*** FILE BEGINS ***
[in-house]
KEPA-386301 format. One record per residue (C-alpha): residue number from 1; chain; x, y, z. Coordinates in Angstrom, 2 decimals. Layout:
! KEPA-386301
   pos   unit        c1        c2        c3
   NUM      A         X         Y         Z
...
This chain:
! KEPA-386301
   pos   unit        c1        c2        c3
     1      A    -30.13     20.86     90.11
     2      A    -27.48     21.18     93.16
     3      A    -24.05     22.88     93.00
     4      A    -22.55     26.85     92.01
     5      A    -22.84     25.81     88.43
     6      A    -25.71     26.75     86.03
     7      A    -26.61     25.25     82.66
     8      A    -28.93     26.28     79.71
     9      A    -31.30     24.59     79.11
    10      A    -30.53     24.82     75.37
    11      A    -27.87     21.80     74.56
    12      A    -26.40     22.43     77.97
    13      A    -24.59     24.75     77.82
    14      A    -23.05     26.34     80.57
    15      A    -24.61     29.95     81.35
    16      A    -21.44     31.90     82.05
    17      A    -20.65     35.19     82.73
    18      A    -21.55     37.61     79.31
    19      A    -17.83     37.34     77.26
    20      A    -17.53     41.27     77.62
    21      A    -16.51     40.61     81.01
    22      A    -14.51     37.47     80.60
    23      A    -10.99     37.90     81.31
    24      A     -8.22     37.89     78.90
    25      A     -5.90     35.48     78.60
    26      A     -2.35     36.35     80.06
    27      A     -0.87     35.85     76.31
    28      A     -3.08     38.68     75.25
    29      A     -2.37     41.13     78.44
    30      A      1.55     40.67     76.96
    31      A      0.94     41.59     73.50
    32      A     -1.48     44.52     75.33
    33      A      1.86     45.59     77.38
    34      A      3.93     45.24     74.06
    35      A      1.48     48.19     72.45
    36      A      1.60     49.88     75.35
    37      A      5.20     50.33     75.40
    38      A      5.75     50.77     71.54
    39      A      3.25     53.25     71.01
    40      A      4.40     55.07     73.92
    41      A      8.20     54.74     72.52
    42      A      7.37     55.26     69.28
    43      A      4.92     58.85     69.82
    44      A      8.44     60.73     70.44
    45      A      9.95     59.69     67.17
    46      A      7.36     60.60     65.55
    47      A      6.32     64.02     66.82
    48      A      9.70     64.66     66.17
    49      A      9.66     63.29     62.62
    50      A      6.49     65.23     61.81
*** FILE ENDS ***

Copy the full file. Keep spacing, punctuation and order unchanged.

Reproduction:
[in-house]
KEPA-386301 format. One record per residue (C-alpha): residue number from 1; chain; x, y, z. Coordinates in Angstrom, 2 decimals. Layout:
! KEPA-386301
   pos   unit        c1        c2        c3
   NUM      A         X         Y         Z
...
This chain:
! KEPA-386301
   pos   unit        c1        c2        c3
     1      A    -30.13     20.86     90.11
     2      A    -27.48     21.18     93.16
     3      A    -24.05     22.88     93.00
     4      A    -22.55     26.85     92.01
     5      A    -22.84     25.81     88.43
     6      A    -25.71     26.75     86.03
     7      A    -26.61     25.25     82.66
     8      A    -28.93     26.28     79.71
     9      A    -31.30     24.59     79.11
    10      A    -30.53     24.82     75.37
    11      A    -27.87     21.80     74.56
    12      A    -26.40     22.43     77.97
    13      A    -24.59     24.75     77.82
    14      A    -23.05     26.34     80.57
    15      A    -24.61     29.95     81.35
    16      A    -21.44     31.90     82.05
    17      A    -20.65     35.19     82.73
    18      A    -21.55     37.61     79.31
    19      A    -17.83     37.34     77.26
    20      A    -17.53     41.27     77.62
    21      A    -16.51     40.61     81.01
    22      A    -14.51     37.47     80.60
    23      A    -10.99     37.90     81.31
    24      A     -8.22     37.89     78.90
    25      A     -5.90     35.48     78.60
    26      A     -2.35     36.35     80.06
    27      A     -0.87     35.85     76.31
    28      A     -3.08     38.68     75.25
    29      A     -2.37     41.13     78.44
    30      A      1.55     40.67     76.96
    31      A      0.94     41.59     73.50
    32      A     -1.48     44.52     75.33
    33      A      1.86     45.59     77.38
    34      A      3.93     45.24     74.06
    35      A      1.48     48.19     72.45
    36      A      1.60     49.88     75.35
    37      A      5.20     50.33     75.40
    38      A      5.75     50.77     71.54
    39      A      3.25     53.25     71.01
    40      A      4.40     55.07     73.92
    41      A      8.20     54.74     72.52
    42      A      7.37     55.26     69.28
    43      A      4.92     58.85     69.82
    44      A      8.44     60.73     70.44
    45      A      9.95     59.69     67.17
    46      A      7.36     60.60     65.55
    47      A      6.32     64.02     66.82
    48      A      9.70     64.66     66.17
    49      A      9.66     63.29     62.62
    50      A      6.49     65.23     61.81